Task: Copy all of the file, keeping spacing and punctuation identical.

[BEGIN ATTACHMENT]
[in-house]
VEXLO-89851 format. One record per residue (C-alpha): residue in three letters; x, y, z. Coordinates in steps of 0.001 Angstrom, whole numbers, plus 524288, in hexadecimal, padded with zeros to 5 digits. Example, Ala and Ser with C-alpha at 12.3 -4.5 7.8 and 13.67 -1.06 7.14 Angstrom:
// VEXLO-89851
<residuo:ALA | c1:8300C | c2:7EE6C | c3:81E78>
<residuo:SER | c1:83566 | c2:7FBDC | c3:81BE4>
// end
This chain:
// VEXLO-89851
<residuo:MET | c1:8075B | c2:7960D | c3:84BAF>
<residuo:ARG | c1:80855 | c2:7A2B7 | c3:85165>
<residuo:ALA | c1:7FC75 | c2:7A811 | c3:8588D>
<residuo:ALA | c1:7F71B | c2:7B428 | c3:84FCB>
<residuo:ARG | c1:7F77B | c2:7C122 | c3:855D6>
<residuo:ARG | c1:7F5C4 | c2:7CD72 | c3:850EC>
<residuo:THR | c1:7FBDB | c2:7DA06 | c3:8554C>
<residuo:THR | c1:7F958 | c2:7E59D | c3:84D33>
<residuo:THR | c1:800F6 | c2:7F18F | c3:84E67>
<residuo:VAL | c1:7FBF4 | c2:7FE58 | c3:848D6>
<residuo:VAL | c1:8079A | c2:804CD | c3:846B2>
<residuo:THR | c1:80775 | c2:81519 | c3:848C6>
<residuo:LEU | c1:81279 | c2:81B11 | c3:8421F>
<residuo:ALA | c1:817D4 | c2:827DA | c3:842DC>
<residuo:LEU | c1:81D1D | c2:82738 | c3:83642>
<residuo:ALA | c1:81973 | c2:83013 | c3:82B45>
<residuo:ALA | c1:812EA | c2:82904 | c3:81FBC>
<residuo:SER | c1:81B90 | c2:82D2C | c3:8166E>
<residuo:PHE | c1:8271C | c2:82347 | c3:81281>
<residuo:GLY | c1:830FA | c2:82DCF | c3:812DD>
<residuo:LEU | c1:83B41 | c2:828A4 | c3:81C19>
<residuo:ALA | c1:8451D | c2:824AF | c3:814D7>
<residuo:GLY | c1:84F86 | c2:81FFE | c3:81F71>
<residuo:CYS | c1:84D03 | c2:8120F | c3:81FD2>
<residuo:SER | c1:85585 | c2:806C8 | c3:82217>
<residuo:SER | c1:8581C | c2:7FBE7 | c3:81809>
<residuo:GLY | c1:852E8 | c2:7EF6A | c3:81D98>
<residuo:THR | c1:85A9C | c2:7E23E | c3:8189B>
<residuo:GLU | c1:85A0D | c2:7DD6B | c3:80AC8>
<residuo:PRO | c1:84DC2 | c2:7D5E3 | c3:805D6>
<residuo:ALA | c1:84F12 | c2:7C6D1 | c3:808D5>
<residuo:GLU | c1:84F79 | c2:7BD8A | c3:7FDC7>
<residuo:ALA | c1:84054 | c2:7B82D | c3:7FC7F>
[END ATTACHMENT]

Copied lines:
[in-house]
VEXLO-89851 format. One record per residue (C-alpha): residue in three letters; x, y, z. Coordinates in steps of 0.001 Angstrom, whole numbers, plus 524288, in hexadecimal, padded with zeros to 5 digits. Example, Ala and Ser with C-alpha at 12.3 -4.5 7.8 and 13.67 -1.06 7.14 Angstrom:
// VEXLO-89851
<residuo:ALA | c1:8300C | c2:7EE6C | c3:81E78>
<residuo:SER | c1:83566 | c2:7FBDC | c3:81BE4>
// end
This chain:
// VEXLO-89851
<residuo:MET | c1:8075B | c2:7960D | c3:84BAF>
<residuo:ARG | c1:80855 | c2:7A2B7 | c3:85165>
<residuo:ALA | c1:7FC75 | c2:7A811 | c3:8588D>
<residuo:ALA | c1:7F71B | c2:7B428 | c3:84FCB>
<residuo:ARG | c1:7F77B | c2:7C122 | c3:855D6>
<residuo:ARG | c1:7F5C4 | c2:7CD72 | c3:850EC>
<residuo:THR | c1:7FBDB | c2:7DA06 | c3:8554C>
<residuo:THR | c1:7F958 | c2:7E59D | c3:84D33>
<residuo:THR | c1:800F6 | c2:7F18F | c3:84E67>
<residuo:VAL | c1:7FBF4 | c2:7FE58 | c3:848D6>
<residuo:VAL | c1:8079A | c2:804CD | c3:846B2>
<residuo:THR | c1:80775 | c2:81519 | c3:848C6>
<residuo:LEU | c1:81279 | c2:81B11 | c3:8421F>
<residuo:ALA | c1:817D4 | c2:827DA | c3:842DC>
<residuo:LEU | c1:81D1D | c2:82738 | c3:83642>
<residuo:ALA | c1:81973 | c2:83013 | c3:82B45>
<residuo:ALA | c1:812EA | c2:82904 | c3:81FBC>
<residuo:SER | c1:81B90 | c2:82D2C | c3:8166E>
<residuo:PHE | c1:8271C | c2:82347 | c3:81281>
<residuo:GLY | c1:830FA | c2:82DCF | c3:812DD>
<residuo:LEU | c1:83B41 | c2:828A4 | c3:81C19>
<residuo:ALA | c1:8451D | c2:824AF | c3:814D7>
<residuo:GLY | c1:84F86 | c2:81FFE | c3:81F71>
<residuo:CYS | c1:84D03 | c2:8120F | c3:81FD2>
<residuo:SER | c1:85585 | c2:806C8 | c3:82217>
<residuo:SER | c1:8581C | c2:7FBE7 | c3:81809>
<residuo:GLY | c1:852E8 | c2:7EF6A | c3:81D98>
<residuo:THR | c1:85A9C | c2:7E23E | c3:8189B>
<residuo:GLU | c1:85A0D | c2:7DD6B | c3:80AC8>
<residuo:PRO | c1:84DC2 | c2:7D5E3 | c3:805D6>
<residuo:ALA | c1:84F12 | c2:7C6D1 | c3:808D5>
<residuo:GLU | c1:84F79 | c2:7BD8A | c3:7FDC7>
<residuo:ALA | c1:84054 | c2:7B82D | c3:7FC7F>